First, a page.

A Geologist’s Dream: The Rock Behind Stone Mountain Park

Stone Mountain Park is every geologist’s dream due to its prehistoric history and is one of Georgia’s most popular places to visit. Children visit on school field trips to learn more about the rock behind Stone Mountain Park and its importance to the state of Georgia. Stone Mountain Park features 3,200 acres of preserved natural land, including oak and hickory forests, rocky terrain, lakes, streams, and waterfalls. In the center of it all stands Stone Mountain itself, which is what the park and the nearby city of Stone Mountain are named after. Stone Mountain has an elevation of more than 1,600 feet, and when you reach the summit, you will take in panoramic views that include the Atlanta skyline and the Appalachian Mountains.

Stone Mountain Is Made of More Than Granite

Many visitors to Stone Mountain are surprised to learn that this stunning dome is actually a large piece of granite. In fact, Stone Mountain is the largest piece of exposed granite in the world! Granite is an igneous rock that was formed millions of years ago in the magma near the Earth’s core. In fact, geologists have determined that the dome of Stone Mountain formed more than 300 million years ago, along with the formation of the Blue Ridge Mountains and the Appalachian Mountains.

As magma welled up below the Earth’s crust, it formed these large granite pieces that now make up the most well-known mountain ranges in the southeastern United States. As the magma cooled, it created this igneous rock with unique texture and composition. Stone Mountain is known as an inselberg or monadnock, which refers to a small mountain or rock hill that rose abruptly from an otherwise level surrounding area. That makes Stone Mountain Park particularly unique because it features relatively flat plains of forests, lakes, and lawns with a stunning dome in the center.

Rocks and Minerals Found at Stone Mountain Park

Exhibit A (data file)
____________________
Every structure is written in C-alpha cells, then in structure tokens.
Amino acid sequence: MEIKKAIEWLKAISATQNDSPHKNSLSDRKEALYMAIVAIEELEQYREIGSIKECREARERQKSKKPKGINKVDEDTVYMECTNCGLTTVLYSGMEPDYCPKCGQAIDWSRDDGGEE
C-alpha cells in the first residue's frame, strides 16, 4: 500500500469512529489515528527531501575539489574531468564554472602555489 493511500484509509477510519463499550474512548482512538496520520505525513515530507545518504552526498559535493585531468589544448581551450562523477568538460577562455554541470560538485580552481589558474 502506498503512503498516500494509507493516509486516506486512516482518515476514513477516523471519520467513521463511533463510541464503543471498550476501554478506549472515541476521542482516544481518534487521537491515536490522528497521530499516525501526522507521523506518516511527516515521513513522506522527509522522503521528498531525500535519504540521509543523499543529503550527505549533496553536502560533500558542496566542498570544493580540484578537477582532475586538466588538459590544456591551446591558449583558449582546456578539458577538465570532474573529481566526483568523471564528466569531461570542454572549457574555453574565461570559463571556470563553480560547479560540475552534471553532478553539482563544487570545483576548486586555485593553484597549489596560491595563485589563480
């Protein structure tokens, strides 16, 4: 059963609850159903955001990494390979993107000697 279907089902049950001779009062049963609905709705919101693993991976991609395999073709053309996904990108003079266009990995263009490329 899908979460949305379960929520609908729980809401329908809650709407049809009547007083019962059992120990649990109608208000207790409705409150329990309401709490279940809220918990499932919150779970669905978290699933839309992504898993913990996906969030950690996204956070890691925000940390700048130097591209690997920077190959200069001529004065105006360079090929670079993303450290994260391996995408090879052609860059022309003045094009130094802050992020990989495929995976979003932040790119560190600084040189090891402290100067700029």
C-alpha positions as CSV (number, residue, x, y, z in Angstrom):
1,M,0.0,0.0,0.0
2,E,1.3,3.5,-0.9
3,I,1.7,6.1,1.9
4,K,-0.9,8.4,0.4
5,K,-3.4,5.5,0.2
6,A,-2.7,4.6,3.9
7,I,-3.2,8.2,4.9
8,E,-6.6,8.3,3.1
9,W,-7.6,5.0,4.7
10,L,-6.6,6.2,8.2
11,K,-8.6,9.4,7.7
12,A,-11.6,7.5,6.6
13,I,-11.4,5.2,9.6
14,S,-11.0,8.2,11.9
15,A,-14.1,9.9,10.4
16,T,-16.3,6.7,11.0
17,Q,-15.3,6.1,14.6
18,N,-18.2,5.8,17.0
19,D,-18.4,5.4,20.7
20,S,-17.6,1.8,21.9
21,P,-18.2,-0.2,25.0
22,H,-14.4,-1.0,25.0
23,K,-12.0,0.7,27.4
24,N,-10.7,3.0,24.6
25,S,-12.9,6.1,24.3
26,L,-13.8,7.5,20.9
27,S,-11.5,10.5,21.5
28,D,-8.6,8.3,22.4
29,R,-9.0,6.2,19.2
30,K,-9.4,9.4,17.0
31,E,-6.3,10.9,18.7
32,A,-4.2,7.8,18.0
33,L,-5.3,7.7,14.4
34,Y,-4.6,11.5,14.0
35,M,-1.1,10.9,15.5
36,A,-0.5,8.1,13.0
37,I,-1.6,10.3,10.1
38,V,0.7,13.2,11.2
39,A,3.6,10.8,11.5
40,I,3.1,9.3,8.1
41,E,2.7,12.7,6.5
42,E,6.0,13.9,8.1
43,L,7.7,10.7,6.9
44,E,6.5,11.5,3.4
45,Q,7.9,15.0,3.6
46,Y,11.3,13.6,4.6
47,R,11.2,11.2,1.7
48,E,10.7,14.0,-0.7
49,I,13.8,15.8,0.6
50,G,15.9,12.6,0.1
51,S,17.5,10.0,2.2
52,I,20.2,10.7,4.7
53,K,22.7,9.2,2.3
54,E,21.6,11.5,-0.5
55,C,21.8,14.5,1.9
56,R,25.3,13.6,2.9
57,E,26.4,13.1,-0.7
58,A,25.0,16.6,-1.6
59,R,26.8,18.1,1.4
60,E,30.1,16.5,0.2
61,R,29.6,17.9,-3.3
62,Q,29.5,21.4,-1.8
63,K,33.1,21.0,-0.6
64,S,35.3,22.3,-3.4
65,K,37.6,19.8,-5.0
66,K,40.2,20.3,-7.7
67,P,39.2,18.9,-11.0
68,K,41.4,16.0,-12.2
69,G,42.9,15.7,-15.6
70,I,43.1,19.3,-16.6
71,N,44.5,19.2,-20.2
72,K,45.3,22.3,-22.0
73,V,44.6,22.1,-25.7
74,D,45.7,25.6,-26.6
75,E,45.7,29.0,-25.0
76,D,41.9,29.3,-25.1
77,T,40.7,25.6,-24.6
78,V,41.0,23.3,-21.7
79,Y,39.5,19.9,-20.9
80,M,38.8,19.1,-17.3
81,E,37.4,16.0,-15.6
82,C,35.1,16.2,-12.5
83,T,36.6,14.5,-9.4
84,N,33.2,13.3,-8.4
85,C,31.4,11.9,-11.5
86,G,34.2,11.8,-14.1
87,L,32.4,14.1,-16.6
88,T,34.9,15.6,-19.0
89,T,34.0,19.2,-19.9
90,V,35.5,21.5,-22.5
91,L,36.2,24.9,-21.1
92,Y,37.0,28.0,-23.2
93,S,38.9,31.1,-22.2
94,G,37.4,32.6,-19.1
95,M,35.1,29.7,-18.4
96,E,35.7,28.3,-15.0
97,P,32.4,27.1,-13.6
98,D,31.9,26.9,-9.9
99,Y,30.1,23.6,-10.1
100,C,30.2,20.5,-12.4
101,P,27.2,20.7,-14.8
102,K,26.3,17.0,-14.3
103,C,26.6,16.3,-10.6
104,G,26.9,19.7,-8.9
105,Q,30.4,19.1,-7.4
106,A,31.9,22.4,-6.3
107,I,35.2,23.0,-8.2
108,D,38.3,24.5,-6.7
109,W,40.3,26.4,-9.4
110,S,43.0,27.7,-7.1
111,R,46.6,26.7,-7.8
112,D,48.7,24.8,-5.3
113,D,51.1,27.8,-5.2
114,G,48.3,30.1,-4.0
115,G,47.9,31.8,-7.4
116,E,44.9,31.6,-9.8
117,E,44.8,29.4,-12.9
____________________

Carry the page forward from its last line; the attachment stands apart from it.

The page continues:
Stone Mountain is primarily known for its granite composition, though it is also comprised of quartz monzonite, and granodiorite. When you see a rock made of granite, you notice it has stark veins and granules are larger in size. Quartz monzonite is also lighter in color like granite and has a grainy, highly detailed composition. From afar, Stone Mountain looks solid gray, but when you get up close, you are able to see the exquisite detail of this incredible rock formation. A wide variety of minerals can be found in the rock at Stone Mountain Park, including quartz, microcline, and muscovite.

Natural and Geological History of Stone Mountain

Many visitors to Stone Mountain Park are surprised to realize just how many forests and trees surround the area and also occur on this rock dome. The lower slopes of Stone Mountain are home to Georgia oaks and pines, while the top of the mountain features a more bare rock landscape with rock pools. The summit of Stone Mountain is 1,686 feet above sea level and offers amazing views of the North Georgia Mountains and even downtown Atlanta. Visitors to Stone Mountain Park can get an up-close look at the composition of Stone Mountain by taking the Walk-Up Trail to the summit and back down! This trail is one mile long, and you will walk right up the mountain, passing rock formations, rock pools, indigenous trees, and views of forest all around. Visitors interested in a more challenging adventure will also appreciate the five-mile Cherokee Trail around the base of Stone Mountain with a dirt tread path and some steep sections as you actually hike up and over the west side of the mountain. This five-mile trail features views of Stone Mountain, lakes, streams, and forests full of oak and hickory.

Geologists and history buffs can learn more about the rock behind Stone Mountain and its history at the Quarry Exhibit at Stone Mountain Park. This exhibit and the many miles of trails inside Stone Mountain Park are free with your daily or annual parking pass.